Finding Balance in Unsteady Times: 7 Tips From a Professional Introvert


Even the most dedicated yogi may find it challenging to maintain their equilibrium during social distancing. As an introvert and yoga practitioner living in relative isolation on a remote island on the west coast of Canada, even I don’t find it easy, and I’ve had time to process solitude.

I live alone, with my dog, and conduct trainings and teach classes from my home studio on an island—my life oscillates between seclusion and the need to anticipate and respond to the dynamics of a group. I’ve discovered that navigating these polarities can become a skill that compliments and balances each extreme. Solitude can nourish the qualities of reflection necessary to really listen to another, and in solitude we learn so much about ourselves in relationship to others.

Below I share seven key “nutrients” that have helped me maintain a sense of appreciation and reduce everyday anxiety as I’ve attempted to strike this balance.

1. Develop a daily schedule. It will keep you moving forward mentally and encourage the flow of dopamine.

When we’re busy, time flies and our complaint is often that we feel rushed—too much to do and too little time to do it in. As a yoga teacher, mentioning the value of slowing down is often the right suggestion to a group of frenetic and overworked students. However, these days time seems to be slowing down and the days stretching out. This newfound space may be a painful experience for some of us, especially with the heightened uncertainty in the world, but it can also be an opportunity to notice how we are in each moment. 

It can be helpful to start the day by sitting down and writing out an hour-by-hour schedule and rewarding yourself—with a cup of tea or a restorative posture, for example—after you complete an item on your new to-do list. Then you can consciously build those moments into a busier schedule when life speeds up again. This balance of structure and play can become the blueprint for building longer-term goals that align with what brings you satisfaction.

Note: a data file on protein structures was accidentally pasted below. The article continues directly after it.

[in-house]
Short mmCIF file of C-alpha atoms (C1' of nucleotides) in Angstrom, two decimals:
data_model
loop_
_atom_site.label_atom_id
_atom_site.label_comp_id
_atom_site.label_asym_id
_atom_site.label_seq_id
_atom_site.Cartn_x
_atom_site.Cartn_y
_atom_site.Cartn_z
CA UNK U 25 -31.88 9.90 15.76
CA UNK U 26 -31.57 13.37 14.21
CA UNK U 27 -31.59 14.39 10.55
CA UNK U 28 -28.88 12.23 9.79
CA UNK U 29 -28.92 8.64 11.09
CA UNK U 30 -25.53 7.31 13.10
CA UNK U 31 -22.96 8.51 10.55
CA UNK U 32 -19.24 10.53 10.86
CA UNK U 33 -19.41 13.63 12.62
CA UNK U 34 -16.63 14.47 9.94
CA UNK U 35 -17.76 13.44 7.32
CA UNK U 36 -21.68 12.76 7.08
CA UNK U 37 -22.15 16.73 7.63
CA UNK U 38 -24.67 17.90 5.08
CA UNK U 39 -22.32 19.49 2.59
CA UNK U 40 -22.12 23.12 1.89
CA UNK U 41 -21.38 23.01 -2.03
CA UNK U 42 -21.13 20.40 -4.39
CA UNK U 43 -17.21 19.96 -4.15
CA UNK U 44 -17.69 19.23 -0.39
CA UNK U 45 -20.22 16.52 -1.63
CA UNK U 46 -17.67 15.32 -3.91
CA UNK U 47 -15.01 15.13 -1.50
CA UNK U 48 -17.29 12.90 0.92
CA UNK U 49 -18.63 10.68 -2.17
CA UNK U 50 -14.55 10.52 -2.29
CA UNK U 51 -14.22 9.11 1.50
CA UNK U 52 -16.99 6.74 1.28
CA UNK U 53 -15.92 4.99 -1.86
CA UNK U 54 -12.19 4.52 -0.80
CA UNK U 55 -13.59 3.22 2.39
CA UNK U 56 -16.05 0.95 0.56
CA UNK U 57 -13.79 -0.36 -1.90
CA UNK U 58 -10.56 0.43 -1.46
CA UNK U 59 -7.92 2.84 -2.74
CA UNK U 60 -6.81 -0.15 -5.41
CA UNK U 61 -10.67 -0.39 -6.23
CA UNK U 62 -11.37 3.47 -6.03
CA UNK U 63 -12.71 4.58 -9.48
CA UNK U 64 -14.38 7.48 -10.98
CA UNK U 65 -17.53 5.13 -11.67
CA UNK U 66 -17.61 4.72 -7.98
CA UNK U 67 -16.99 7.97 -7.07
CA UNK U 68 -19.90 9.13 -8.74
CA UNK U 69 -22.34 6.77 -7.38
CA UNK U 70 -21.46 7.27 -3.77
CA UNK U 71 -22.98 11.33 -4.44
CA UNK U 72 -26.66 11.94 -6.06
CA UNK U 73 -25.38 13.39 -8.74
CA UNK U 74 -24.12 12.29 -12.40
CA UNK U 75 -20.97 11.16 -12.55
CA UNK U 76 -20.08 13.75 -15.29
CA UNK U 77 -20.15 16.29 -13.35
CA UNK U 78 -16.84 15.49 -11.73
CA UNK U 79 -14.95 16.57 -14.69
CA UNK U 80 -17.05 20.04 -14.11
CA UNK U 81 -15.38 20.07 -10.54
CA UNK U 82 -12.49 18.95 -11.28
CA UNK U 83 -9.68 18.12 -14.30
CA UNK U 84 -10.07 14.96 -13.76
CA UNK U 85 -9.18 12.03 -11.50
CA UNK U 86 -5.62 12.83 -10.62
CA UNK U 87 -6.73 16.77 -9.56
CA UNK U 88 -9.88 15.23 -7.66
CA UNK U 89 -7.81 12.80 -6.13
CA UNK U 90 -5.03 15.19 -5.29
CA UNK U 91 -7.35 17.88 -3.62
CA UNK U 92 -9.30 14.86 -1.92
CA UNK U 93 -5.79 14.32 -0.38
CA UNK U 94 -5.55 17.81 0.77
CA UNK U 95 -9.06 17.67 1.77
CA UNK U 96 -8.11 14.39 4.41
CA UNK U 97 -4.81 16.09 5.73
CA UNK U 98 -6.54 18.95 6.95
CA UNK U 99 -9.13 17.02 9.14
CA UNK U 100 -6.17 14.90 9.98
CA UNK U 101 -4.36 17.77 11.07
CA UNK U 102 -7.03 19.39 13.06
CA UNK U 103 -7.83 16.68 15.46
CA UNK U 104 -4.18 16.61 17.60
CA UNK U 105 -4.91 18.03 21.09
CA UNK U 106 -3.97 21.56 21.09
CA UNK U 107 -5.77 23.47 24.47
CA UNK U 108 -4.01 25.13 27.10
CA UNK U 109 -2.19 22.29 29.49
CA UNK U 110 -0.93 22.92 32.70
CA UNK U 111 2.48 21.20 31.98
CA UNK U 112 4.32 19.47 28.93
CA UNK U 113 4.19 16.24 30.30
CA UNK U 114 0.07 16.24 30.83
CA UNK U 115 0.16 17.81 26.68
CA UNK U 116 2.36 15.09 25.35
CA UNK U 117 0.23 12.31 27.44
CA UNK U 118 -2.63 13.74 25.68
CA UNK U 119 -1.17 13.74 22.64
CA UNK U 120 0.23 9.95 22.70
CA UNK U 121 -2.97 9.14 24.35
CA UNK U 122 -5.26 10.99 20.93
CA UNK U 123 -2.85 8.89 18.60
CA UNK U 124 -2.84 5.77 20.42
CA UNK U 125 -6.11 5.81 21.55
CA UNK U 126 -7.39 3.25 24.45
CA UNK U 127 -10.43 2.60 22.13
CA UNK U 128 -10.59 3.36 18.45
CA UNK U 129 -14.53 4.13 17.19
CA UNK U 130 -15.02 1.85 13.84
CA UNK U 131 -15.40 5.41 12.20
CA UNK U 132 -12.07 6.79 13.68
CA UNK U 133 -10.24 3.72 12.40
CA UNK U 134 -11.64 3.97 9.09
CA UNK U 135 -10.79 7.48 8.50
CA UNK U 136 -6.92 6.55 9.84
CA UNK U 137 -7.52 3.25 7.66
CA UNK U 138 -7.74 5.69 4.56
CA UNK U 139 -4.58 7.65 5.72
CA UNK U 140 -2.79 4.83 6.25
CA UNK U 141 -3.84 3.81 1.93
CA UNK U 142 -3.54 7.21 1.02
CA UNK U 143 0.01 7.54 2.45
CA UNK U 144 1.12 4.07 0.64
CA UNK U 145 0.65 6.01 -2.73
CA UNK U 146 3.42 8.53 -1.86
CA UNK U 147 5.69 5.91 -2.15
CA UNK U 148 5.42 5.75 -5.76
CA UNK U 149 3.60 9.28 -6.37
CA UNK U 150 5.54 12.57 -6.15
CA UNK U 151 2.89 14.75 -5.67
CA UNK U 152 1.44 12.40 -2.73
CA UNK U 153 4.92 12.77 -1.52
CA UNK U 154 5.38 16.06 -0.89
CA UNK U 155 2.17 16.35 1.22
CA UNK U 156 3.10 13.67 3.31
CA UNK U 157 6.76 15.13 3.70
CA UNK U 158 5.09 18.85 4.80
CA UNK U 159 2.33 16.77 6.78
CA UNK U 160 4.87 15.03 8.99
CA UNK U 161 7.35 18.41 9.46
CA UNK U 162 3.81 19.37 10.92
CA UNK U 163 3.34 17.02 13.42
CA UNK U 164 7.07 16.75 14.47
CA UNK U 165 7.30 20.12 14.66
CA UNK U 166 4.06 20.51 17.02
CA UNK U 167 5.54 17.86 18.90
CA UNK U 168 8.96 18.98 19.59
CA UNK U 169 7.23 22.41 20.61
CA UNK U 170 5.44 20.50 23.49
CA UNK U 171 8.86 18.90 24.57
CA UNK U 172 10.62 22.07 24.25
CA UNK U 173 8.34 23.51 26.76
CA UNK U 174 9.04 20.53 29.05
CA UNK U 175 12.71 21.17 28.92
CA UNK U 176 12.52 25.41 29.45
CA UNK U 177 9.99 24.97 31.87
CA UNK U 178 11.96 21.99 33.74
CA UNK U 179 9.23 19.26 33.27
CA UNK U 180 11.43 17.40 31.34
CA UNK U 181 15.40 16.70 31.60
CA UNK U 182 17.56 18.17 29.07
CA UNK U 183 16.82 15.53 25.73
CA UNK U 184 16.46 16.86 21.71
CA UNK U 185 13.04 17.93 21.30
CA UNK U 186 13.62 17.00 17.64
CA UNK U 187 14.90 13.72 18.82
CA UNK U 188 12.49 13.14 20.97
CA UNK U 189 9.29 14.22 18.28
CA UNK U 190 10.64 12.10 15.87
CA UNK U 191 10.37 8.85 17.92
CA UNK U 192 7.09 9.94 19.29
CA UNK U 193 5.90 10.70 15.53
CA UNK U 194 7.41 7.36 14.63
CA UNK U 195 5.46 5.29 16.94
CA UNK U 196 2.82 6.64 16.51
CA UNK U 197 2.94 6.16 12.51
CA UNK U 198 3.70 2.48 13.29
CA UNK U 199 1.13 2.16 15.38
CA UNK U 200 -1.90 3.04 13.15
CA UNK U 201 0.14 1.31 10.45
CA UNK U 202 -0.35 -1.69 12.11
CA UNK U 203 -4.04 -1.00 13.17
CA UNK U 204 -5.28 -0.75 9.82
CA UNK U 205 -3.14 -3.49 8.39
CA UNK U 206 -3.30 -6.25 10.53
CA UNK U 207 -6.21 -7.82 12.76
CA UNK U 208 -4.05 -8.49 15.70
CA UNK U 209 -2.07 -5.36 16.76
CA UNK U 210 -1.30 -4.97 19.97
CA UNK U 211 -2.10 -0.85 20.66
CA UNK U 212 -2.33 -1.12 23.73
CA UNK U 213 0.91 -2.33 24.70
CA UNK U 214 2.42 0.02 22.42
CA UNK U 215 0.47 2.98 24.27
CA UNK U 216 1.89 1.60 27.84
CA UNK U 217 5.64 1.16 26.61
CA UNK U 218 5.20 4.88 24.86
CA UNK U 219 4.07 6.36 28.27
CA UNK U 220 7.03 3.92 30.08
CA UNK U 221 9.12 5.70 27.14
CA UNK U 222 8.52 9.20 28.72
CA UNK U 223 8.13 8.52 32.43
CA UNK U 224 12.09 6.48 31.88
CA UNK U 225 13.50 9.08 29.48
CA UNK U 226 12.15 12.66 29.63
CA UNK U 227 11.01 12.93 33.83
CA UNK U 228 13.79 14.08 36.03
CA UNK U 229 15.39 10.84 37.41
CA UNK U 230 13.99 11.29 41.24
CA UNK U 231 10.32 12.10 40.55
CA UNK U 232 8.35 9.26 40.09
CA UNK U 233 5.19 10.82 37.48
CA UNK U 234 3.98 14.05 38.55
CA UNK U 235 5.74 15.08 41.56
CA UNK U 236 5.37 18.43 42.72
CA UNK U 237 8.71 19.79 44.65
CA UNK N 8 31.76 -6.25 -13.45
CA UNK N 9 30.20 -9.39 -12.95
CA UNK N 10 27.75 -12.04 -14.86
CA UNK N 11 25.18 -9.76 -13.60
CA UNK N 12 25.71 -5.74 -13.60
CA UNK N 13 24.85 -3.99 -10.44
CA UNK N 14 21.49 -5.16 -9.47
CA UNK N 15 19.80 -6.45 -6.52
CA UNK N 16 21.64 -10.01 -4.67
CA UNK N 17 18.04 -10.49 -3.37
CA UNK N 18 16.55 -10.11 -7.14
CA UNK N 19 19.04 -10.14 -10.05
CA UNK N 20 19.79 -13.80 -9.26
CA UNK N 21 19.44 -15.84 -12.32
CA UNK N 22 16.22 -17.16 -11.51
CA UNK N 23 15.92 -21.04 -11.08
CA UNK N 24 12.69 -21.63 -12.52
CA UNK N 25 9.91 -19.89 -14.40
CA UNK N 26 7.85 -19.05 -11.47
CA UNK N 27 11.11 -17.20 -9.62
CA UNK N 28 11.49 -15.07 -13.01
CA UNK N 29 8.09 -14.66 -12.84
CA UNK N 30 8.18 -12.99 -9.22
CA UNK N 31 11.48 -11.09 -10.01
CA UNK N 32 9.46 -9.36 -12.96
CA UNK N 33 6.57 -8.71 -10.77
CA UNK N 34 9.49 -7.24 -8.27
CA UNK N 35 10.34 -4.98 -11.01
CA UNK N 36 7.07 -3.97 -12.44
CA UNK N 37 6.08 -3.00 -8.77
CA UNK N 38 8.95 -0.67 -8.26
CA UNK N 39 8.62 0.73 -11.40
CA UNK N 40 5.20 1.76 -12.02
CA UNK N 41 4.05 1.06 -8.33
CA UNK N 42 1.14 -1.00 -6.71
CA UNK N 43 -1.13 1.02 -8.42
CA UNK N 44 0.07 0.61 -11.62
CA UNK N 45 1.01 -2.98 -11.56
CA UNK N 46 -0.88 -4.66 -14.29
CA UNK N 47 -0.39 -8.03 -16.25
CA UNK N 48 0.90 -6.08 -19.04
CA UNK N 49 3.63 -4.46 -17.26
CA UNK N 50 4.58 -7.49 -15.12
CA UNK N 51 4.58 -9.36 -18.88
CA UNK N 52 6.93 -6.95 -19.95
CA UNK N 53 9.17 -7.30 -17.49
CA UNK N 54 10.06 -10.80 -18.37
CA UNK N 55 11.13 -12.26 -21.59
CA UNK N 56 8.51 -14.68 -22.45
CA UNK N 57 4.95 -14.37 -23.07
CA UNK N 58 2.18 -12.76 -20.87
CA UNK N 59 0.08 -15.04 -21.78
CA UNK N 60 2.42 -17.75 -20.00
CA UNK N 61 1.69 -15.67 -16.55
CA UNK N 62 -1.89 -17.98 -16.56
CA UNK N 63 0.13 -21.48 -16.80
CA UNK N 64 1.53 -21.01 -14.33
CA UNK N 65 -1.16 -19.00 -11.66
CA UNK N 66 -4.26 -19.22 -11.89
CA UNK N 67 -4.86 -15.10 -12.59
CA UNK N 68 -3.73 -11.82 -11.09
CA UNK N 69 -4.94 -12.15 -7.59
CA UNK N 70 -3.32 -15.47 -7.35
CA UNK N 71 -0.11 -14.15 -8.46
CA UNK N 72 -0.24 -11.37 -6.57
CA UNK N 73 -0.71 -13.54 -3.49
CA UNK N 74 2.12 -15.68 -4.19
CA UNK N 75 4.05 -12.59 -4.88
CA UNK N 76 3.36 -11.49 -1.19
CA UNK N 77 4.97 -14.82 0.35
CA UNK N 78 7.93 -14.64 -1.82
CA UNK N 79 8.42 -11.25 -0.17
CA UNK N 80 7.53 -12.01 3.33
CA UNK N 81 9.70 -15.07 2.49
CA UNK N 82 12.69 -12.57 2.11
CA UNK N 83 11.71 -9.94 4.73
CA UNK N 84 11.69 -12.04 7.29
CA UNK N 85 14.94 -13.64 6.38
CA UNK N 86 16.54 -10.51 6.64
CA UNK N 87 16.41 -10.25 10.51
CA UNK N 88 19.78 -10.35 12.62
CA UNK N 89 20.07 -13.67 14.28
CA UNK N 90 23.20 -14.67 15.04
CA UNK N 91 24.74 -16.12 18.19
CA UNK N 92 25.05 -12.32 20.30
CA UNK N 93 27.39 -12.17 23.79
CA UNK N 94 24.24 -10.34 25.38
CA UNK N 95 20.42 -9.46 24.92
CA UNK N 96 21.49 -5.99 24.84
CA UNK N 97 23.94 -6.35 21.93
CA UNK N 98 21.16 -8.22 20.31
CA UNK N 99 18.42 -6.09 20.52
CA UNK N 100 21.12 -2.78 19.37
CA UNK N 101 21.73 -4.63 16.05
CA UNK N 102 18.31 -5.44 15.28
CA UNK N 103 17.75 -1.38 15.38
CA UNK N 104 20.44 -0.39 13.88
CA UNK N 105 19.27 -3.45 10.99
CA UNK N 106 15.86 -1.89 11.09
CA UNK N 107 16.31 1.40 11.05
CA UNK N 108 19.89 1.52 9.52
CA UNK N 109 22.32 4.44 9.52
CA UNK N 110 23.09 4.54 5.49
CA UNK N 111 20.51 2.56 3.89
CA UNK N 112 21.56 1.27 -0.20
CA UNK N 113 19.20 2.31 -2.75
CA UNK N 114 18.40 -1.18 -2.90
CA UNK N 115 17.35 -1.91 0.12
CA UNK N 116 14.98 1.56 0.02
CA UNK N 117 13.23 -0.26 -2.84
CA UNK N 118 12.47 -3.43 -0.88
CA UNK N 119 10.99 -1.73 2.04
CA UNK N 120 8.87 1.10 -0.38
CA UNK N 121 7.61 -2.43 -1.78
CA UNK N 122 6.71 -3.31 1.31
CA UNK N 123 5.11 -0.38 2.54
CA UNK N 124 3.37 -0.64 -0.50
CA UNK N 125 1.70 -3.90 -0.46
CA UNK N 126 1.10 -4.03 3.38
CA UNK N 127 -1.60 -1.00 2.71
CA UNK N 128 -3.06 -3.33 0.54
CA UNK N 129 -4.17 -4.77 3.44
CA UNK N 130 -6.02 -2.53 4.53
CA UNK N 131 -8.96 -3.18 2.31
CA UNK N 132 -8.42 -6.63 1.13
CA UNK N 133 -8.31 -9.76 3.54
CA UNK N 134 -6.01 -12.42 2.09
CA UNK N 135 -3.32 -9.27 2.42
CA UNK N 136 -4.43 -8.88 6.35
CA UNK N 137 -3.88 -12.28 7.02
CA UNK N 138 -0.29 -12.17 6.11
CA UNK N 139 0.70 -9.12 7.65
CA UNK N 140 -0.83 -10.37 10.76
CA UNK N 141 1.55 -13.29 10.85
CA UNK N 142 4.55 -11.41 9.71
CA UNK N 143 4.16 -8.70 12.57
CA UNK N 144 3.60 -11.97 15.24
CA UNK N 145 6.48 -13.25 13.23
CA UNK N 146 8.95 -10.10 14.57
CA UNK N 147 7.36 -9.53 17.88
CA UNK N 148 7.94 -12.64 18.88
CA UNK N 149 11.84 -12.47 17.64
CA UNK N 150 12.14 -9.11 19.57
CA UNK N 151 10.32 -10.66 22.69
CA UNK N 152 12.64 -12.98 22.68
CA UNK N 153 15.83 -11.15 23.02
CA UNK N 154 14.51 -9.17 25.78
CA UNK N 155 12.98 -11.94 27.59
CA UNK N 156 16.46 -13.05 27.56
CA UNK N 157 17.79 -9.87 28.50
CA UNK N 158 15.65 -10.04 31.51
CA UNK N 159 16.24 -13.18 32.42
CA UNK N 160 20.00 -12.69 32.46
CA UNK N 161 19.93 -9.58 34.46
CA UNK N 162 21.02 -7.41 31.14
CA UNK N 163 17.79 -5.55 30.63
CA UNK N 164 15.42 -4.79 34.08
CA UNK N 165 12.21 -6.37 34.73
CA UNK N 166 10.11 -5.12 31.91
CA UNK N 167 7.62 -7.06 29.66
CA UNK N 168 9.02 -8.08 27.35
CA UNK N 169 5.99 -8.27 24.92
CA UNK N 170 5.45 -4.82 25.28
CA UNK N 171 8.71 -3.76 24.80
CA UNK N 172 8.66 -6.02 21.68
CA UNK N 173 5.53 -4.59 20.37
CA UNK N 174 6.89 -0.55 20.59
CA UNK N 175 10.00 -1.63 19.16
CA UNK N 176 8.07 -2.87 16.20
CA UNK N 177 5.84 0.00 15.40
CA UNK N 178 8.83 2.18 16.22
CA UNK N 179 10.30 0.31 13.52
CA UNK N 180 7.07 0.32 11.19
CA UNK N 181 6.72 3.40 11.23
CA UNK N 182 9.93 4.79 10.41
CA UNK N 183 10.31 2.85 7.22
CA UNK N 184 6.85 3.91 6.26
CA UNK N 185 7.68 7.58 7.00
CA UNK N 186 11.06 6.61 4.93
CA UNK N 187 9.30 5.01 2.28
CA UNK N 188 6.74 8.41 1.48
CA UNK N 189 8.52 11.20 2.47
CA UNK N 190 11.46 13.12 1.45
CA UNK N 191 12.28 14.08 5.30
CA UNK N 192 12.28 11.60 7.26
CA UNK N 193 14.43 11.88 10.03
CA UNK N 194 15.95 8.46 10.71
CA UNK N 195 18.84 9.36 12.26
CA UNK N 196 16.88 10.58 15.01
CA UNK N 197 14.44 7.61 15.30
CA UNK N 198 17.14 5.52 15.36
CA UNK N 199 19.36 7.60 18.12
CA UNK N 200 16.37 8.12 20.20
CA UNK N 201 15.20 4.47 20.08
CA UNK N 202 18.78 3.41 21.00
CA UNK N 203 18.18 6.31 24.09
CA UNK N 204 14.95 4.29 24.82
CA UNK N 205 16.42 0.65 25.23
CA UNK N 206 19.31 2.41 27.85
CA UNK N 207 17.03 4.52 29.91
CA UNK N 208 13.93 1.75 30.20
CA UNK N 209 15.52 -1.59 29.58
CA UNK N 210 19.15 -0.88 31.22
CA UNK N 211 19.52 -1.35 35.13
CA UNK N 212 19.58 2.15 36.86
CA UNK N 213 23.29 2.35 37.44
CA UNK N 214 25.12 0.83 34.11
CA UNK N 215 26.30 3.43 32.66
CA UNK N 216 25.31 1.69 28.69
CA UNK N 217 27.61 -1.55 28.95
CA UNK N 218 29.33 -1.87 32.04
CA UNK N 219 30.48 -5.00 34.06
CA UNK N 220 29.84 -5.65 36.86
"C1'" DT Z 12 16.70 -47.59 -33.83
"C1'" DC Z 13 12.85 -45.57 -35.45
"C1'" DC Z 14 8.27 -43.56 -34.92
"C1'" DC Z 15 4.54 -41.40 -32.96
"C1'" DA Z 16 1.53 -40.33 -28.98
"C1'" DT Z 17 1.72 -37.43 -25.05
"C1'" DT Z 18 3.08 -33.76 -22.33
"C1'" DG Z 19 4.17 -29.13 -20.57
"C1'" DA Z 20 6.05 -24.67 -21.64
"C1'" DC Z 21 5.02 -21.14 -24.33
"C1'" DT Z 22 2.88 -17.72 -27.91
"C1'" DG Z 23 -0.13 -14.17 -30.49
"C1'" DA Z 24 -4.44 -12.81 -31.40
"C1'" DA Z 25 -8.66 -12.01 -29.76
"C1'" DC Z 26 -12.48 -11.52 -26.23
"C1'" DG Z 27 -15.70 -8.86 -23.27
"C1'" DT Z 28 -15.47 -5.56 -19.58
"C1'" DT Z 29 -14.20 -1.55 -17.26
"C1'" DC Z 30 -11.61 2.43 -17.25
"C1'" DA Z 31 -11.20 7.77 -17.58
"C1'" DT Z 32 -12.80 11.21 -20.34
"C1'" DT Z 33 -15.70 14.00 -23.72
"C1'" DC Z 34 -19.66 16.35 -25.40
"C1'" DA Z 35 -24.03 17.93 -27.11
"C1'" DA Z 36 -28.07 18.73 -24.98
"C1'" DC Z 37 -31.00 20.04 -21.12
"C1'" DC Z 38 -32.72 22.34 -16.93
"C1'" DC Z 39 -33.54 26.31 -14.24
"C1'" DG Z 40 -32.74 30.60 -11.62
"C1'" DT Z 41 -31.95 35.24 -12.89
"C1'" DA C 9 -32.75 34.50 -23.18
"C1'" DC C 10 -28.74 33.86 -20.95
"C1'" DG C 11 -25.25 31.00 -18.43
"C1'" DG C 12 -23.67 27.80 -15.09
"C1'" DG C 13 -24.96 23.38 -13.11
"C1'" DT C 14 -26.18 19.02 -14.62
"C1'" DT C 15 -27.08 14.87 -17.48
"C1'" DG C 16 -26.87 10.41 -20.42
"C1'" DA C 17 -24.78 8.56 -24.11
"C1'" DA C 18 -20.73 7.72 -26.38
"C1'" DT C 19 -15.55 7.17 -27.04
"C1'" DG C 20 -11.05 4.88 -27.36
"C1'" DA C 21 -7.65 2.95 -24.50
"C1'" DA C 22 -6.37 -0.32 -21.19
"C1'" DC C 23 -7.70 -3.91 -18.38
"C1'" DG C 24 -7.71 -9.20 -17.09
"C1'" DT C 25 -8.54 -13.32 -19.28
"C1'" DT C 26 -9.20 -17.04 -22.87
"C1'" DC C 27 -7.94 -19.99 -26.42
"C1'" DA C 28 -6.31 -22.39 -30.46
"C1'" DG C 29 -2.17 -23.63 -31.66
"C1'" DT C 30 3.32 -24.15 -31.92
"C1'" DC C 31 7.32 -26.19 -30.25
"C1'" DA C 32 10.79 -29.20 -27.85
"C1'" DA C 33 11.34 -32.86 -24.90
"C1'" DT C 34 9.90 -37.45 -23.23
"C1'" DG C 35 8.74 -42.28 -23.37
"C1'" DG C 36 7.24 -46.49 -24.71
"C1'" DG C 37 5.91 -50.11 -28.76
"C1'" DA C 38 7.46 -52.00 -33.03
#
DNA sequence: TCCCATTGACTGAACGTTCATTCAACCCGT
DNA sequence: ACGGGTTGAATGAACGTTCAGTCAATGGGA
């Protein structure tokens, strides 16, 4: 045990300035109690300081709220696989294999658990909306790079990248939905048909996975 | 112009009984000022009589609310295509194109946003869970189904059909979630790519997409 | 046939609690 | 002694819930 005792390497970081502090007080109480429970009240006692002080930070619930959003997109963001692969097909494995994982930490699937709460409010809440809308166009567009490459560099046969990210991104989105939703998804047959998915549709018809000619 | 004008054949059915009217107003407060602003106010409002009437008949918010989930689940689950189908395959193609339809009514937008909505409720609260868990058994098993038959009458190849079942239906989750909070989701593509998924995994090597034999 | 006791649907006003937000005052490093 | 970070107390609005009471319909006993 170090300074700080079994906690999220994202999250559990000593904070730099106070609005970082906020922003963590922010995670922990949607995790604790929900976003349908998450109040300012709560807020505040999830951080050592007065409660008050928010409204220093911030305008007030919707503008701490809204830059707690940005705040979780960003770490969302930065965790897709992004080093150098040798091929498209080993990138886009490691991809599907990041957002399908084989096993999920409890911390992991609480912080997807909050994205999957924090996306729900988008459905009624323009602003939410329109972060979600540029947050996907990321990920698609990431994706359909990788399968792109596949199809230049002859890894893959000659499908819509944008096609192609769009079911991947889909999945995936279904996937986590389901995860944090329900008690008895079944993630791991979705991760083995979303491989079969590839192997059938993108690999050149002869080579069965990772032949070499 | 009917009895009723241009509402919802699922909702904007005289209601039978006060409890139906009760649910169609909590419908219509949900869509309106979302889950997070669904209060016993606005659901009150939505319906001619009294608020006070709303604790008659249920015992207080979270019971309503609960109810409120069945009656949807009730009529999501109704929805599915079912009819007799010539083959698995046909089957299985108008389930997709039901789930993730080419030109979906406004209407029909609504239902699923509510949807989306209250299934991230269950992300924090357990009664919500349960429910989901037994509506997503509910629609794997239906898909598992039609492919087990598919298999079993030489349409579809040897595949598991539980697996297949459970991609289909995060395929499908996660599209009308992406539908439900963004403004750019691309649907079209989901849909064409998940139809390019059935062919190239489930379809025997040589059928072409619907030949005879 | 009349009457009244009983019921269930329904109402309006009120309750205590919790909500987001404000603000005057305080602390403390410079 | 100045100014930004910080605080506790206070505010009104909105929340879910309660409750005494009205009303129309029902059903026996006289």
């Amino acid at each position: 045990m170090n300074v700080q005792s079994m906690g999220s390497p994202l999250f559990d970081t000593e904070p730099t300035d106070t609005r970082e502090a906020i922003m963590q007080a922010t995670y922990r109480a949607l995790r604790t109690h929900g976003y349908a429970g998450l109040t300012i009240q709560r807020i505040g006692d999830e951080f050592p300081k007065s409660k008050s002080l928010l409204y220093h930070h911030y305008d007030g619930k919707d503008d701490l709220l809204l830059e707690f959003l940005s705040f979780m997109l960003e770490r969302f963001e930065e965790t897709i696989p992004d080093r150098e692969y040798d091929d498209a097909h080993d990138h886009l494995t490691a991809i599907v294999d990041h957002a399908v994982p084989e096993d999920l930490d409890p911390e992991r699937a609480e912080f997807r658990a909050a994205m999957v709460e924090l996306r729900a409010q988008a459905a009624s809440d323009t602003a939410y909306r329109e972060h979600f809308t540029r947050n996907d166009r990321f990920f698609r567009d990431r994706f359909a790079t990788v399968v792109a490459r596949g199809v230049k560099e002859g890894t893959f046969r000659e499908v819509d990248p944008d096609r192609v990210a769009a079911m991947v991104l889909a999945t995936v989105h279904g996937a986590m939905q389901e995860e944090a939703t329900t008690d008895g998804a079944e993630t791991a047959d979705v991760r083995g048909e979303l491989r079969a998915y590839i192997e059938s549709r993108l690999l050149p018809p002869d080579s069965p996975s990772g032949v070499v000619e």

2. Take a long walk in the morning. It is free, good for your mood and immune system, and it will remind you that the world is beautiful. 

We are creatures of the earth and respond to its rhythms. After a good night’s sleep, wake up early and step outside to feel the sun’s rays warm your face. Go for a walk, keeping your distance from others, noticing the world as if for the first time. Explore trails you haven’t hiked yet if you live in a rural area, or architecture you haven’t had the time to appreciate if you live in a city. Listen for the sound of the birds, learn to orient yourself with your internal GPS.

3. Buy some paint supplies, crayons, or markers and make some art just for you, that no one else needs to see. There is more to you than you may have thought.

The creation of art is often outsourced to professionals, but self-expression is something innate to all of us. Painting simply to express a mental state widens our emotional landscape and unlocks parts of us we might have ignored when we’re busy. If you have time now, allow these concealed parts of you to find their voice and expression on canvas or paper. Or explore your creativity in any other medium you’d prefer. Perhaps there’s an instrument you haven’t played in a while or wanted to find time to learn.